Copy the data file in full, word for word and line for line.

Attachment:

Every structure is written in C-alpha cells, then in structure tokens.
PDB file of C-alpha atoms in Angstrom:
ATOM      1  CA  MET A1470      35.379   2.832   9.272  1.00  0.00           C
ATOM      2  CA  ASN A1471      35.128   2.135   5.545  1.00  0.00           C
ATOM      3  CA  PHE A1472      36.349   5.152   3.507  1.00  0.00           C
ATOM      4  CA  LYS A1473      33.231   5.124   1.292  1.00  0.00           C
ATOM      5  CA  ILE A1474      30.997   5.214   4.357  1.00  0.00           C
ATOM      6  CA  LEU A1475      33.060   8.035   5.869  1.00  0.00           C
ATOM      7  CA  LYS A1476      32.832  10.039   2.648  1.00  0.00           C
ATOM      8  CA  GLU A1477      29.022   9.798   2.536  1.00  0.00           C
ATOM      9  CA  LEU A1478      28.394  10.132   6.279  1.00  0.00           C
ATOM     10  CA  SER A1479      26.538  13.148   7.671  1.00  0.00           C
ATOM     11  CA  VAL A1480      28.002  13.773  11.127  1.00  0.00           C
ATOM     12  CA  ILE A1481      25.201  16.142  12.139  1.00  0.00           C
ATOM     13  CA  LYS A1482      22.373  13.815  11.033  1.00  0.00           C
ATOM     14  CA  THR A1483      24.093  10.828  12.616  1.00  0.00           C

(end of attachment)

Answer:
Every structure is written in C-alpha cells, then in structure tokens.
PDB file of C-alpha atoms in Angstrom:
ATOM      1  CA  MET A1470      35.379   2.832   9.272  1.00  0.00           C
ATOM      2  CA  ASN A1471      35.128   2.135   5.545  1.00  0.00           C
ATOM      3  CA  PHE A1472      36.349   5.152   3.507  1.00  0.00           C
ATOM      4  CA  LYS A1473      33.231   5.124   1.292  1.00  0.00           C
ATOM      5  CA  ILE A1474      30.997   5.214   4.357  1.00  0.00           C
ATOM      6  CA  LEU A1475      33.060   8.035   5.869  1.00  0.00           C
ATOM      7  CA  LYS A1476      32.832  10.039   2.648  1.00  0.00           C
ATOM      8  CA  GLU A1477      29.022   9.798   2.536  1.00  0.00           C
ATOM      9  CA  LEU A1478      28.394  10.132   6.279  1.00  0.00           C
ATOM     10  CA  SER A1479      26.538  13.148   7.671  1.00  0.00           C
ATOM     11  CA  VAL A1480      28.002  13.773  11.127  1.00  0.00           C
ATOM     12  CA  ILE A1481      25.201  16.142  12.139  1.00  0.00           C
ATOM     13  CA  LYS A1482      22.373  13.815  11.033  1.00  0.00           C
ATOM     14  CA  THR A1483      24.093  10.828  12.616  1.00  0.00           C